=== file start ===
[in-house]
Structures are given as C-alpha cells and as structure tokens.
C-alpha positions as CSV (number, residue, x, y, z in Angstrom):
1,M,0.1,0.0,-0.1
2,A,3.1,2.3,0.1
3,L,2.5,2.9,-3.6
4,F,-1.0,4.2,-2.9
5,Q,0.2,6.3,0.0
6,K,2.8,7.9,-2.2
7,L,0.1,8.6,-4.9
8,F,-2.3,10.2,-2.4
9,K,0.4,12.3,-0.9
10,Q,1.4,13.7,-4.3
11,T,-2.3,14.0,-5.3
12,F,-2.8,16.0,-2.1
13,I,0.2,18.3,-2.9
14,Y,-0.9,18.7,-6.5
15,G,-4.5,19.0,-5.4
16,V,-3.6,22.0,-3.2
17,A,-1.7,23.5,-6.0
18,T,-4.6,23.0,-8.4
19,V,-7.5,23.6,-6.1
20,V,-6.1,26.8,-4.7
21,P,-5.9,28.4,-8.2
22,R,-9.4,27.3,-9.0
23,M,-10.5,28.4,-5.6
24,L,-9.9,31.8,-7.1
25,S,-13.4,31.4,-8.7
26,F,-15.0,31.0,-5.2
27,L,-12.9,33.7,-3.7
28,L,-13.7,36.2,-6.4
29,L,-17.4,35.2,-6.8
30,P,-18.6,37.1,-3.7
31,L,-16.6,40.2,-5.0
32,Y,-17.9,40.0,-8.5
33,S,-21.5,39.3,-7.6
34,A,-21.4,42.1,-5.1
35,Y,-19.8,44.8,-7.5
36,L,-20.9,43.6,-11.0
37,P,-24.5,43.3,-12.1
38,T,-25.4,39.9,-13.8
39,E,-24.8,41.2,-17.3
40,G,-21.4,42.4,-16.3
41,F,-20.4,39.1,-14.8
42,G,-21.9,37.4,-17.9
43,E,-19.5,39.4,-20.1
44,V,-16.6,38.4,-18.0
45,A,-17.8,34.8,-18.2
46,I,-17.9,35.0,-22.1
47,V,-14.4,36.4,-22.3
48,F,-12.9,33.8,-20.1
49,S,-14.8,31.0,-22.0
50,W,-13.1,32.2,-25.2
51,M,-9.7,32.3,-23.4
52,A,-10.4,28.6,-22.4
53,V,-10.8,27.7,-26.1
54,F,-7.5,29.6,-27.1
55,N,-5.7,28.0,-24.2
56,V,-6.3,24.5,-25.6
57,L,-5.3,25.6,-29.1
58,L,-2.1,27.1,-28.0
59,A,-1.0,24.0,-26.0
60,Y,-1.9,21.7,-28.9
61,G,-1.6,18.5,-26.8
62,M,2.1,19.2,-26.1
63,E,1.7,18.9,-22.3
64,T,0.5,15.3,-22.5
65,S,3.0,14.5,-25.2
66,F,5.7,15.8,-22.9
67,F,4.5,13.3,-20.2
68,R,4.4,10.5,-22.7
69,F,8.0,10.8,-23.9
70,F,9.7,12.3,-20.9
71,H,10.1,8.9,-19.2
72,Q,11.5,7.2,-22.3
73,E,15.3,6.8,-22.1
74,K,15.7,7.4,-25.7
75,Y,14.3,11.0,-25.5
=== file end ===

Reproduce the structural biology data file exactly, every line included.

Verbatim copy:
[in-house]
Structures are given as C-alpha cells and as structure tokens.
C-alpha positions as CSV (number, residue, x, y, z in Angstrom):
1,M,0.1,0.0,-0.1
2,A,3.1,2.3,0.1
3,L,2.5,2.9,-3.6
4,F,-1.0,4.2,-2.9
5,Q,0.2,6.3,0.0
6,K,2.8,7.9,-2.2
7,L,0.1,8.6,-4.9
8,F,-2.3,10.2,-2.4
9,K,0.4,12.3,-0.9
10,Q,1.4,13.7,-4.3
11,T,-2.3,14.0,-5.3
12,F,-2.8,16.0,-2.1
13,I,0.2,18.3,-2.9
14,Y,-0.9,18.7,-6.5
15,G,-4.5,19.0,-5.4
16,V,-3.6,22.0,-3.2
17,A,-1.7,23.5,-6.0
18,T,-4.6,23.0,-8.4
19,V,-7.5,23.6,-6.1
20,V,-6.1,26.8,-4.7
21,P,-5.9,28.4,-8.2
22,R,-9.4,27.3,-9.0
23,M,-10.5,28.4,-5.6
24,L,-9.9,31.8,-7.1
25,S,-13.4,31.4,-8.7
26,F,-15.0,31.0,-5.2
27,L,-12.9,33.7,-3.7
28,L,-13.7,36.2,-6.4
29,L,-17.4,35.2,-6.8
30,P,-18.6,37.1,-3.7
31,L,-16.6,40.2,-5.0
32,Y,-17.9,40.0,-8.5
33,S,-21.5,39.3,-7.6
34,A,-21.4,42.1,-5.1
35,Y,-19.8,44.8,-7.5
36,L,-20.9,43.6,-11.0
37,P,-24.5,43.3,-12.1
38,T,-25.4,39.9,-13.8
39,E,-24.8,41.2,-17.3
40,G,-21.4,42.4,-16.3
41,F,-20.4,39.1,-14.8
42,G,-21.9,37.4,-17.9
43,E,-19.5,39.4,-20.1
44,V,-16.6,38.4,-18.0
45,A,-17.8,34.8,-18.2
46,I,-17.9,35.0,-22.1
47,V,-14.4,36.4,-22.3
48,F,-12.9,33.8,-20.1
49,S,-14.8,31.0,-22.0
50,W,-13.1,32.2,-25.2
51,M,-9.7,32.3,-23.4
52,A,-10.4,28.6,-22.4
53,V,-10.8,27.7,-26.1
54,F,-7.5,29.6,-27.1
55,N,-5.7,28.0,-24.2
56,V,-6.3,24.5,-25.6
57,L,-5.3,25.6,-29.1
58,L,-2.1,27.1,-28.0
59,A,-1.0,24.0,-26.0
60,Y,-1.9,21.7,-28.9
61,G,-1.6,18.5,-26.8
62,M,2.1,19.2,-26.1
63,E,1.7,18.9,-22.3
64,T,0.5,15.3,-22.5
65,S,3.0,14.5,-25.2
66,F,5.7,15.8,-22.9
67,F,4.5,13.3,-20.2
68,R,4.4,10.5,-22.7
69,F,8.0,10.8,-23.9
70,F,9.7,12.3,-20.9
71,H,10.1,8.9,-19.2
72,Q,11.5,7.2,-22.3
73,E,15.3,6.8,-22.1
74,K,15.7,7.4,-25.7
75,Y,14.3,11.0,-25.5